House Committee Resources: Corrections
The committee has requested written submissions on the following topics. Below are resources related to those topics.

 

House Committee on Corrections
Charge 1: Monitor the agencies and programs under the Committee's jurisdiction and oversee the implementation of relevant legislation passed by the 86th Legislature. Conduct active oversight of all associated rulemaking and other governmental actions taken to ensure intended legislative outcome of all legislation, including the following:

  • HB 374, which relates to meetings or visits between a defendant on community supervision and a supervision officer. Monitor community supervision and corrections department rules regarding the scheduling of meetings or visits with a defendant placed on community supervision. Examine the process by which community supervision and corrections departments implement newly adopted policies.

  • HB 650 and HB 3227, which relate to the welfare of confined females within the Texas Department of Criminal Justice (TDCJ). Monitor TDCJ rules regulating treatment of incarcerated women. Examine the process by which the department facilitates the educational, medical, and wellness needs of incarcerated pregnant women.
  • HB 1191, which relates to an annual report concerning the number of inmates who have been in the conservatorship of a state agency responsible for providing child protective services. Monitor the TDCJ's collection of statistical information concerning the total number of inmates who have at any time been in the conservatorship of a state agency responsible for providing child protective services.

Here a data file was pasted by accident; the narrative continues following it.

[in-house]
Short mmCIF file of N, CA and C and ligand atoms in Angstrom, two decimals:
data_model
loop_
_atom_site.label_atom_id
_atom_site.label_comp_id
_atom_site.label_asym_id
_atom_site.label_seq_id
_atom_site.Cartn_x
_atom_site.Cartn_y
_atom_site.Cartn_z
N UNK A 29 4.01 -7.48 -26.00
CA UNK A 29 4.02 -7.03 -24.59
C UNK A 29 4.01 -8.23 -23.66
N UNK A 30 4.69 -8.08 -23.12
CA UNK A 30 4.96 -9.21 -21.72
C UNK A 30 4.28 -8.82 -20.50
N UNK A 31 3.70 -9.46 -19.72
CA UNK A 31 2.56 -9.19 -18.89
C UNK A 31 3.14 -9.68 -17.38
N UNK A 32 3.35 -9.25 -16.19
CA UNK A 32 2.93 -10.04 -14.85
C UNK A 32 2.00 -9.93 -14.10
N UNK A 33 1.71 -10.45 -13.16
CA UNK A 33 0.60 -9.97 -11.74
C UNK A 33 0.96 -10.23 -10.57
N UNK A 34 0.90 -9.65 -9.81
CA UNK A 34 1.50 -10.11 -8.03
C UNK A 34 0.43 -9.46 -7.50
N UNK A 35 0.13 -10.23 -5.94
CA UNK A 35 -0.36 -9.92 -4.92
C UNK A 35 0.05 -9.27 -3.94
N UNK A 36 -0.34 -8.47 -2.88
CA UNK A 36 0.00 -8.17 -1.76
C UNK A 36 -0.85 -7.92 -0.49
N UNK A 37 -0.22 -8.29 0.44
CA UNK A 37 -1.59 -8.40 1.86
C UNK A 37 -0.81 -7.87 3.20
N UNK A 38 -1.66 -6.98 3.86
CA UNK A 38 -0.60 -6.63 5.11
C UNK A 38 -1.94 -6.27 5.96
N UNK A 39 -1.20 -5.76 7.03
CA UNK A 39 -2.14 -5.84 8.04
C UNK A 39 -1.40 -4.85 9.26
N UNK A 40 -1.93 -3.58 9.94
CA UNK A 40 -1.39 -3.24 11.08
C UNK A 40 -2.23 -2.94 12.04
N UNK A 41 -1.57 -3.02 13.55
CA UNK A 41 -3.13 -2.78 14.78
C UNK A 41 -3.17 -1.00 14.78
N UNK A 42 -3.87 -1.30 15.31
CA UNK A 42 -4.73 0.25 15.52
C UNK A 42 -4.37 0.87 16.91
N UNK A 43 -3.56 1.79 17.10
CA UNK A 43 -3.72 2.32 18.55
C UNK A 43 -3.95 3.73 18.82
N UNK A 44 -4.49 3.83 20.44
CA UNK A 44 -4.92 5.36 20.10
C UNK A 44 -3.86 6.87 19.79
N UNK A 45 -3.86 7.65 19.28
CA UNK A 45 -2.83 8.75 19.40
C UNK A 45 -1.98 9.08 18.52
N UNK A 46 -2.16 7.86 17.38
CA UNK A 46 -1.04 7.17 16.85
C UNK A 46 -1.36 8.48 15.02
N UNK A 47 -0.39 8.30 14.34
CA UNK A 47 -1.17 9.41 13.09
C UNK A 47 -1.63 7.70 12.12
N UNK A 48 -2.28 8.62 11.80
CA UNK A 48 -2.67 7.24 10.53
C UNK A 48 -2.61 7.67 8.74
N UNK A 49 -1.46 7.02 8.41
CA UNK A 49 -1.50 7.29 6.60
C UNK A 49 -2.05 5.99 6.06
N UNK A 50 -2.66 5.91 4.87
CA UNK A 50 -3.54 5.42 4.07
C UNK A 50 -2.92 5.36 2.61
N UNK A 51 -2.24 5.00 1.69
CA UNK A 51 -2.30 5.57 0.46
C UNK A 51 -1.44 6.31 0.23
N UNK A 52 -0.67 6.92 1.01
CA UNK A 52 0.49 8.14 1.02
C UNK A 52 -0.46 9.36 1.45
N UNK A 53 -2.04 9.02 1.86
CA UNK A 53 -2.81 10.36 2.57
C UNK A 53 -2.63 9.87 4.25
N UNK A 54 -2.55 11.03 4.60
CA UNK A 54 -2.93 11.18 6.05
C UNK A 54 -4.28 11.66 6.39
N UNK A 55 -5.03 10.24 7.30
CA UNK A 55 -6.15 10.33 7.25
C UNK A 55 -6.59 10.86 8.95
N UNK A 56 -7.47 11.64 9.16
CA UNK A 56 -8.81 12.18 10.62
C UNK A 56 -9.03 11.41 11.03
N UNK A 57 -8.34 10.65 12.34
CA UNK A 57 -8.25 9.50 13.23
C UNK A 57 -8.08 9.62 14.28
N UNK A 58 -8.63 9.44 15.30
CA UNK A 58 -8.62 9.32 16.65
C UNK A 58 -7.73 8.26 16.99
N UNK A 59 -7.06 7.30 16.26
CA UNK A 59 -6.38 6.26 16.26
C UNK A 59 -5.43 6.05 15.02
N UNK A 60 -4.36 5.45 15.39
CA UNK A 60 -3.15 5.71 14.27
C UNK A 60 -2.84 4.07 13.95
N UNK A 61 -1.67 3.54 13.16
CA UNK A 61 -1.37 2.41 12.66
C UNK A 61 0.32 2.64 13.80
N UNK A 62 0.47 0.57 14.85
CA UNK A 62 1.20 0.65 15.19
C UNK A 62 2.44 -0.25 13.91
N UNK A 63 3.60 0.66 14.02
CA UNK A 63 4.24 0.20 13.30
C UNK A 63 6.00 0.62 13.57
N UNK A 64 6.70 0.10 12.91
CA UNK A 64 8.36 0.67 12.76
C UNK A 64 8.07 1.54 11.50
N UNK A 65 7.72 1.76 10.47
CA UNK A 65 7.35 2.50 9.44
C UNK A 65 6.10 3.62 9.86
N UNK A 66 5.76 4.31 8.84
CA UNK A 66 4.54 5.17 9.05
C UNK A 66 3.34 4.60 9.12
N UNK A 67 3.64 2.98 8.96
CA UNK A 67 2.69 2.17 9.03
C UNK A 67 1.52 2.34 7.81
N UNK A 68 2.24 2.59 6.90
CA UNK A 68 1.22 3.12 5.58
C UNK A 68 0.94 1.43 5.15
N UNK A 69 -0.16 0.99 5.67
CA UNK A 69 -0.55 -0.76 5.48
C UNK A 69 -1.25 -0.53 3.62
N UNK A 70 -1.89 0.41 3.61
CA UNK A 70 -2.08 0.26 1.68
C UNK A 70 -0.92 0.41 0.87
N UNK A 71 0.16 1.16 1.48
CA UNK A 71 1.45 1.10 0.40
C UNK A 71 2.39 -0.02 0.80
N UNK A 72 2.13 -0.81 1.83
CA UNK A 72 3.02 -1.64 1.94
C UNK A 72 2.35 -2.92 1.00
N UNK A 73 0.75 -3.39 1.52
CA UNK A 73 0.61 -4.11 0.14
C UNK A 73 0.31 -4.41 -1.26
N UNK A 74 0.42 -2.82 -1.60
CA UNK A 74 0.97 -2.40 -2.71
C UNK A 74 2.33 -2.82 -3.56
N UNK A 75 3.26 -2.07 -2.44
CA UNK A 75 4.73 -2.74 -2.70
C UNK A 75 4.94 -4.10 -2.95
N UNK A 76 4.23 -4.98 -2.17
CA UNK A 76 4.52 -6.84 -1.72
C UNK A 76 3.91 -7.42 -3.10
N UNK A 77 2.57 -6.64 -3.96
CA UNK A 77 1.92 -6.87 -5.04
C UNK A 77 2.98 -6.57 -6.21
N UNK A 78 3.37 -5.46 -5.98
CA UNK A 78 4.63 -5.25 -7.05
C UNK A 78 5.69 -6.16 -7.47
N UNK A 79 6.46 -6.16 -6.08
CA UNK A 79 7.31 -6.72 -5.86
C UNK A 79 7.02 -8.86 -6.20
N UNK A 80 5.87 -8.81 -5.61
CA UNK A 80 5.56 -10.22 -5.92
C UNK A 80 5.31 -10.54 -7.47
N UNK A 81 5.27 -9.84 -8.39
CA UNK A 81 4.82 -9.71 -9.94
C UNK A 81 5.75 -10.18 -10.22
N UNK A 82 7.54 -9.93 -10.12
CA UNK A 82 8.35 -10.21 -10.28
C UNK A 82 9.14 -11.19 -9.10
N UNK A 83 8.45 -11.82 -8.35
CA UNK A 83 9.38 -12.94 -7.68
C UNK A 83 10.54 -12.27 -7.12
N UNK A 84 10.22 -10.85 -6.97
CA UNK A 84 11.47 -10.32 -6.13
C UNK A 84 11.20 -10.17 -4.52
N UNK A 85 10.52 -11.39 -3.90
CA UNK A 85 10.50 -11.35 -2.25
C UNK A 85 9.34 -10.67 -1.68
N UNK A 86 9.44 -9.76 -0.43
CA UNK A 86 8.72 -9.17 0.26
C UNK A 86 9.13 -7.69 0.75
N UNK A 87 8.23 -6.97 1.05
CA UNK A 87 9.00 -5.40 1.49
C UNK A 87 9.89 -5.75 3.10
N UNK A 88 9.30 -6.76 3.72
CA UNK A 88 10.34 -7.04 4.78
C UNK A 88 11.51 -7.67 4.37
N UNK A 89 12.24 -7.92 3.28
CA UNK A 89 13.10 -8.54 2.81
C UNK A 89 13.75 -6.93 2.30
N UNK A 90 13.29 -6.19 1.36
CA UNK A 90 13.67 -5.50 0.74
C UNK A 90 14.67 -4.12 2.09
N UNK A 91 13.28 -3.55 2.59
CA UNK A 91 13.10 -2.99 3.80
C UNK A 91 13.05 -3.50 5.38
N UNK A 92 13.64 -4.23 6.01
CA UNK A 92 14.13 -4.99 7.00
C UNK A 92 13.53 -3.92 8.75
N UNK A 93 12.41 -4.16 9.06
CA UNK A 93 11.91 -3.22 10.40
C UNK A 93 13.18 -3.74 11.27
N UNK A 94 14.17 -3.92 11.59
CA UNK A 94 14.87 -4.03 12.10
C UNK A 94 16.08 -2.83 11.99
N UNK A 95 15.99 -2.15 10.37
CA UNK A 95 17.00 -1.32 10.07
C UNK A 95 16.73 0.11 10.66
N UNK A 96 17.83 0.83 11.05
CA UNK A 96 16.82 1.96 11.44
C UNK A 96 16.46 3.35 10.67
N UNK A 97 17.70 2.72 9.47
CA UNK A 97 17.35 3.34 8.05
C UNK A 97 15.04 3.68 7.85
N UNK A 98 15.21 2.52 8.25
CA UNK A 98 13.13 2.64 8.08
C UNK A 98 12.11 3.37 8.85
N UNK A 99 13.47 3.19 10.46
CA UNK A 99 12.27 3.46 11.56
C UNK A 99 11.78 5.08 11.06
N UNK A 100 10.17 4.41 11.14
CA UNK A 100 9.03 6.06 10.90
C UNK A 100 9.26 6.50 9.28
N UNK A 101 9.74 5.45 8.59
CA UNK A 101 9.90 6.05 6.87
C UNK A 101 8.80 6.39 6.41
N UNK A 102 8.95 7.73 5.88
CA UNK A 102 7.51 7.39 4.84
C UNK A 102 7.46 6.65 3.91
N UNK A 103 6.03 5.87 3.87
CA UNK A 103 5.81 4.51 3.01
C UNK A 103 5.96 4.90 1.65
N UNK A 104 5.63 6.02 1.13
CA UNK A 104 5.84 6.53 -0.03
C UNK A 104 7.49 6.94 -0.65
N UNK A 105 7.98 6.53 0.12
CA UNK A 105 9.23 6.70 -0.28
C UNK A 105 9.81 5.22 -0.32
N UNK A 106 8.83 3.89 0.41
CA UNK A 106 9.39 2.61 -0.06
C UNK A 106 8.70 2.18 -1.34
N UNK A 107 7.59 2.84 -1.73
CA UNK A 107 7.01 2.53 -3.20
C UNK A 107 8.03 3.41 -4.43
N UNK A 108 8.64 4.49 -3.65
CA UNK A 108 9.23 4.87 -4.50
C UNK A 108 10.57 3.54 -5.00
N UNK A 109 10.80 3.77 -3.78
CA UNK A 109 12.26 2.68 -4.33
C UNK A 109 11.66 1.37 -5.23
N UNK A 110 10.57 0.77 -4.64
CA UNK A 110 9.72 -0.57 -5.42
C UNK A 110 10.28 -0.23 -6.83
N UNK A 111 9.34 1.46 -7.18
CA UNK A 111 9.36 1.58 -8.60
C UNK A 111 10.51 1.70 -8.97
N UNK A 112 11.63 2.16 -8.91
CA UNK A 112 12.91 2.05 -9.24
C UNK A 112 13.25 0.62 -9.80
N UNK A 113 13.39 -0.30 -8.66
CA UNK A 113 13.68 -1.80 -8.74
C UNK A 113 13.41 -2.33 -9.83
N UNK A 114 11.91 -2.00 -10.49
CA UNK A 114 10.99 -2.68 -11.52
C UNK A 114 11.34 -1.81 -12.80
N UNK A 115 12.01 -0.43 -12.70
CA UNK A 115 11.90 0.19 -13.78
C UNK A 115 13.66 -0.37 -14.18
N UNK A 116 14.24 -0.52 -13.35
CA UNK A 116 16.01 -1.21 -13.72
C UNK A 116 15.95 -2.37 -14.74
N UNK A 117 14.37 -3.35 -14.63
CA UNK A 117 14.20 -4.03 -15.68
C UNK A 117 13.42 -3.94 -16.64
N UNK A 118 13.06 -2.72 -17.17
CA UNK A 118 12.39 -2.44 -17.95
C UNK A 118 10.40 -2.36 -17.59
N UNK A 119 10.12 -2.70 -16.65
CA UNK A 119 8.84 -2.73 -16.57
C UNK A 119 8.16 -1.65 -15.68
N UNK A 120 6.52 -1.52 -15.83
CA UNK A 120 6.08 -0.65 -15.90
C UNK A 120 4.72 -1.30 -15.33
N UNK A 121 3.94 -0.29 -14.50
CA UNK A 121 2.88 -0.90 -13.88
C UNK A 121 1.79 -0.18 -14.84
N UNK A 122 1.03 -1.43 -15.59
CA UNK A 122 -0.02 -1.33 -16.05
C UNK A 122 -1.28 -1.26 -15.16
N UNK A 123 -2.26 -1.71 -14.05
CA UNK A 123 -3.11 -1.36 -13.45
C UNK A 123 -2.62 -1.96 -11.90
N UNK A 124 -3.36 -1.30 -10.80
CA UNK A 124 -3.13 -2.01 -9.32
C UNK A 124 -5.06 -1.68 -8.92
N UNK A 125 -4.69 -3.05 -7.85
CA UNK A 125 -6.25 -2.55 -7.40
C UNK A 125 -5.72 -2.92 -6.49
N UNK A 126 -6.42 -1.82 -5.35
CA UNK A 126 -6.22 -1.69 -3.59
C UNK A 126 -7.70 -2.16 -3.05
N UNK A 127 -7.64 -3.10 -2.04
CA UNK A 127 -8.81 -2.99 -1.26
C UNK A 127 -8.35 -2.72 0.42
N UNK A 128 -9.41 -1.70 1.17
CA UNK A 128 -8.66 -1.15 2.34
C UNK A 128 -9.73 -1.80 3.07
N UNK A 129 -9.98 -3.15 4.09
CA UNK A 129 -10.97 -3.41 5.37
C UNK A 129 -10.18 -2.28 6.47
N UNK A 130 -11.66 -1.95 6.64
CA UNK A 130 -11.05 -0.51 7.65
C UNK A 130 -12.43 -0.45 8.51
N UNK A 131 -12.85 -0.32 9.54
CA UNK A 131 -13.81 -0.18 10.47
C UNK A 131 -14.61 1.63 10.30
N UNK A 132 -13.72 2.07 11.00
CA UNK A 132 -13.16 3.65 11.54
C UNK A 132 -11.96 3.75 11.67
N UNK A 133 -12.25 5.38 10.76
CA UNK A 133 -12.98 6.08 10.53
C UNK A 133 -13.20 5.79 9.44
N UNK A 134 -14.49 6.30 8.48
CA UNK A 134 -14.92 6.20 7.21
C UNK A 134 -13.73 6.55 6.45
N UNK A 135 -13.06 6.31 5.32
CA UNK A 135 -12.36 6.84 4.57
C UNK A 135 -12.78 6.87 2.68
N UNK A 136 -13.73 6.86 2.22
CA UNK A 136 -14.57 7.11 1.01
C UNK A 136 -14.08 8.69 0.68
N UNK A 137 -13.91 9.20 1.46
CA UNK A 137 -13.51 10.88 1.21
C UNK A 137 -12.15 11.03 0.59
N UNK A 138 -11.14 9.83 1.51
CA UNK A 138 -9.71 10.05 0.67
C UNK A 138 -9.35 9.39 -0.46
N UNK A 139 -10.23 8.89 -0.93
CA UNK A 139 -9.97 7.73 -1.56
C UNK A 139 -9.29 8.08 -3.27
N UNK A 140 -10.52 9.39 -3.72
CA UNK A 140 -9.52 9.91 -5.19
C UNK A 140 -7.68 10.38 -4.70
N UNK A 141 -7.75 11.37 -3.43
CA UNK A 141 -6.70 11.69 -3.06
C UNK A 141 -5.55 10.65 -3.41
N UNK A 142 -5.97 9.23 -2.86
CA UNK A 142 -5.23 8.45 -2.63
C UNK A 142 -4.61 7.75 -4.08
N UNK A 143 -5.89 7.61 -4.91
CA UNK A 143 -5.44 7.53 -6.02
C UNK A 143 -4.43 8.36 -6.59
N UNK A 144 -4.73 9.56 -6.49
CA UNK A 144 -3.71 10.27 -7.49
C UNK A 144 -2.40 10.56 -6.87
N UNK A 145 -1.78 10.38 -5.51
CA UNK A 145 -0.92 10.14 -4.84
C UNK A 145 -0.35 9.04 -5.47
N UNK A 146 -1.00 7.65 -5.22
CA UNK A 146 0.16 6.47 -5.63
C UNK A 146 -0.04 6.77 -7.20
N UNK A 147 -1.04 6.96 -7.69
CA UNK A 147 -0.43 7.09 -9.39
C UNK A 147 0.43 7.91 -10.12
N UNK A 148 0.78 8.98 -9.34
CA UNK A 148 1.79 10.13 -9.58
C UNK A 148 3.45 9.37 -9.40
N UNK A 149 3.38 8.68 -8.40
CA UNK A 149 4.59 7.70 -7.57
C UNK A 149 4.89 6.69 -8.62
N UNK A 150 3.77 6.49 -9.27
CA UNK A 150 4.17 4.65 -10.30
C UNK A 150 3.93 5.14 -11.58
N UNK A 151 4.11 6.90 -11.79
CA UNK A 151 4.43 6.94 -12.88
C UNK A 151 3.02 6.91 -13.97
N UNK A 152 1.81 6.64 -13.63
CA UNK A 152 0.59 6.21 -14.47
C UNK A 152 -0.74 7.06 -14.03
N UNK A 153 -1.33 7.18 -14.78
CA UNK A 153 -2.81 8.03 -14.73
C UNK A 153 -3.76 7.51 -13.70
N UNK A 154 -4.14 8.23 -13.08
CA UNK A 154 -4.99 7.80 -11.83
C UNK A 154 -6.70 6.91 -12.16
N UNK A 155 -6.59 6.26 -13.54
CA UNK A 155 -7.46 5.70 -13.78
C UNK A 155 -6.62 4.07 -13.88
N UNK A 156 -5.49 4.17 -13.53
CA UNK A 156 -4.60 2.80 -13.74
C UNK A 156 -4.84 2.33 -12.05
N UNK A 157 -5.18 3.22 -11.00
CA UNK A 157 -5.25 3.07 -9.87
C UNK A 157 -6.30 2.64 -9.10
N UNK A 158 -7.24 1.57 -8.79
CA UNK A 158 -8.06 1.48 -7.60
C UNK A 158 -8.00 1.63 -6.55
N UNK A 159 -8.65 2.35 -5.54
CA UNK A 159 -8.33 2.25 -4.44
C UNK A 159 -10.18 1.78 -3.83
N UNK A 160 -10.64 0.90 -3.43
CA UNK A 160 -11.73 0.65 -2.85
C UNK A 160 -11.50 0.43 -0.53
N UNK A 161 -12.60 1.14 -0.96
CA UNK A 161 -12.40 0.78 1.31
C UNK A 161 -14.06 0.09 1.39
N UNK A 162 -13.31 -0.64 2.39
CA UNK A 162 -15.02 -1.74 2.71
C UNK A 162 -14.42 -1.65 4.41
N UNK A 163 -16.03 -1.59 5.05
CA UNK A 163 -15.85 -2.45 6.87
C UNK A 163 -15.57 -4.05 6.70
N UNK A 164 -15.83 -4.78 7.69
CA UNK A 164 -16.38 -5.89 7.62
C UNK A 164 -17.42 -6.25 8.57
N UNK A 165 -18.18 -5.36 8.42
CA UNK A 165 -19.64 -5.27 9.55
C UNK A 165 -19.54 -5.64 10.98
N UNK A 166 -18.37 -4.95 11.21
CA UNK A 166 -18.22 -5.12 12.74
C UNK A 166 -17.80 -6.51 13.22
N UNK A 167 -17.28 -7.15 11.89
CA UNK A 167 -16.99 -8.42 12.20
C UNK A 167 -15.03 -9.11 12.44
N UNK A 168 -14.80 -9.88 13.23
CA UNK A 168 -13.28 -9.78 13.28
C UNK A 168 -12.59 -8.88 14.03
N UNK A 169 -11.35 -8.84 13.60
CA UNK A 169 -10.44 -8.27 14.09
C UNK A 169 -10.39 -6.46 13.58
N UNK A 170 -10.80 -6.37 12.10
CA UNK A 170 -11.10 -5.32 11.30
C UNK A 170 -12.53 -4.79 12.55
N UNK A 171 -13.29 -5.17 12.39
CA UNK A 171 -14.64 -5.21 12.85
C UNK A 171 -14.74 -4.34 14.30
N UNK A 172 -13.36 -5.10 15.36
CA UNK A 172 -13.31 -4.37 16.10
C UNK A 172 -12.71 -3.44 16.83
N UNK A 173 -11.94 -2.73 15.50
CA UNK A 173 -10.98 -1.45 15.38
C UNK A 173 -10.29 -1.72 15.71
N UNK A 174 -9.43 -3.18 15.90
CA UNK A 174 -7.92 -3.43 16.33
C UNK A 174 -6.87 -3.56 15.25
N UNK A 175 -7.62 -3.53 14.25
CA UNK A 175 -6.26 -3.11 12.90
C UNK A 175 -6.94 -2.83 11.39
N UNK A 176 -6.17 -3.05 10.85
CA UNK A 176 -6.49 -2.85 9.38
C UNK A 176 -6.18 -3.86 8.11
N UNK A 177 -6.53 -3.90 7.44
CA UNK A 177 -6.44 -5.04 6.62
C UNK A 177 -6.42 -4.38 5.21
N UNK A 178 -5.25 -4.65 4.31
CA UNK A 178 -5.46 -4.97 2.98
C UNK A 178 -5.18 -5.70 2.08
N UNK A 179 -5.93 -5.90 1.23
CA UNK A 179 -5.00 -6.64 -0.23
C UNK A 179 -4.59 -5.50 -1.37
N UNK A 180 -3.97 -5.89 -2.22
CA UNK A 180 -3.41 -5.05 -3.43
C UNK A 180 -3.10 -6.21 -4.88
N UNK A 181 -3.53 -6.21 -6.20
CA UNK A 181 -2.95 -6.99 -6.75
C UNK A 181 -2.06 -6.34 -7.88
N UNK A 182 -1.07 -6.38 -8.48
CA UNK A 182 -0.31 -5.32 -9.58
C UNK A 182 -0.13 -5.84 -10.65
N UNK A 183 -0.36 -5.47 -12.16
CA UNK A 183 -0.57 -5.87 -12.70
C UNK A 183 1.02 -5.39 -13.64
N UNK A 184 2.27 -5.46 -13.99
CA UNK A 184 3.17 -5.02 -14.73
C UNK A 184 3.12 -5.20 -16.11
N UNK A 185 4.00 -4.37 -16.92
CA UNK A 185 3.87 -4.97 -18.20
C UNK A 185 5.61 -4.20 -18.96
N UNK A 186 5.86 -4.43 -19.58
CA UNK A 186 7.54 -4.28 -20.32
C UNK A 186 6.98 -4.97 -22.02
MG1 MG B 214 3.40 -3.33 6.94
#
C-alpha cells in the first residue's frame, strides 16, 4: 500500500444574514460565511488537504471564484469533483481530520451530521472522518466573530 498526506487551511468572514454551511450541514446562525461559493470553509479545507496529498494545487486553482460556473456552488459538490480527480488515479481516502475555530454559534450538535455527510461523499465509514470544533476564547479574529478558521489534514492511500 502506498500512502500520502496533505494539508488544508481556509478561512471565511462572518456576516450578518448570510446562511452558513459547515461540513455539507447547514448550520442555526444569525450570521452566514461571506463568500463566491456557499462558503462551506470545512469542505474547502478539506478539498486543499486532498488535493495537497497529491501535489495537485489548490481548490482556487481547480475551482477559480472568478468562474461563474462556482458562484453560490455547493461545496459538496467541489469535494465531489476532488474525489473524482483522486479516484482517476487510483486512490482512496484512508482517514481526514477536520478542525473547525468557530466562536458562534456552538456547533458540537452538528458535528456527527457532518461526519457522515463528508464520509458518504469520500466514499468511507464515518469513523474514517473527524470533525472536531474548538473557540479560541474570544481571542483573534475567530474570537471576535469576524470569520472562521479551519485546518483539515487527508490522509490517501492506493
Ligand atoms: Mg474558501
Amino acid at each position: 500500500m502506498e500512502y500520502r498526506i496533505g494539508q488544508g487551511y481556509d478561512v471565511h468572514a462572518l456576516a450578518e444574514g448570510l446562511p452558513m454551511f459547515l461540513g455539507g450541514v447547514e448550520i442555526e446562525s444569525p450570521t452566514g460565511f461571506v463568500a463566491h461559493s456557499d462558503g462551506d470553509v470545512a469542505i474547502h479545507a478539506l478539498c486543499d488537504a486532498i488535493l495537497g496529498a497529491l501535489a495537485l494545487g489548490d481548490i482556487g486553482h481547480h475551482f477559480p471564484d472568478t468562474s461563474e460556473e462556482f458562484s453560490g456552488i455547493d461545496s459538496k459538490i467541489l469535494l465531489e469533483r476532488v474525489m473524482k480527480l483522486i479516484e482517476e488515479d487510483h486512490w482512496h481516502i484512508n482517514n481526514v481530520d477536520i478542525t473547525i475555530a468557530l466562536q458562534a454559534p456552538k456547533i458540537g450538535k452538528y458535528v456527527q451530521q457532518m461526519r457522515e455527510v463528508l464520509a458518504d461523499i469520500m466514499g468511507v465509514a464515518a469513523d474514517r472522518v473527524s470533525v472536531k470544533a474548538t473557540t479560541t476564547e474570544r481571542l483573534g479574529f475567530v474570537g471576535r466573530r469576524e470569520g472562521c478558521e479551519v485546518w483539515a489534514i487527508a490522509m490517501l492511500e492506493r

• SB 1147, which relates to conditions of community supervision for certain driving while intoxicated offenses. Monitor the implementation of the legislation and provide recommendations to improve access to treatment for defendants convicted of driving while intoxicated.

 

House Committee on Corrections
Charge 2: Examine gaps in services and assess efforts to connect justice-involved veterans, senior citizens, and homeless populations to services while incarcerated and after release at both the local and state levels. Specifically, the committee should evaluate training and technical assistance provided by the Texas Veterans Commission to criminal justice agencies.

 

House Committee on Corrections
Charge 3: Examine the current parole revocation warrant ("blue warrant") procedure. Specifically, the committee should consider the monetary costs to the counties; using Risk Assessment Instruments and the Offense Severity Scale to evaluate static and dynamic factors associated with an offender's record in order to escalate high-risk revocation offenders to the Department of Public Safety for immediate detention; and creating an online list providing the number of outstanding "blue warrants" pending per county.

 

House Committee on Corrections
Charge 4: Evaluate funding provided to the TDCJ for the repair, maintenance, and upgrade of prison facilities. Determine areas of the facilities that are in most need of repair, maintenance, or upgrade and examine the costs associated with such repairs, maintenance, or upgrades. Examine the Correctional Managed Health Care Committee's administration of Hepatitis C treatment and procedures. Review the Community Justice Assistance Division's current compliance practices and examine current funding formulas for adult probation departments. Study the TDCJ's ownership of real property not being used for prison facilities, including the amount of property owned and its highest and best use.

 

House Committee on Corrections
Charge 5: Monitor the State Auditor's review of agencies and programs under the committee's jurisdiction.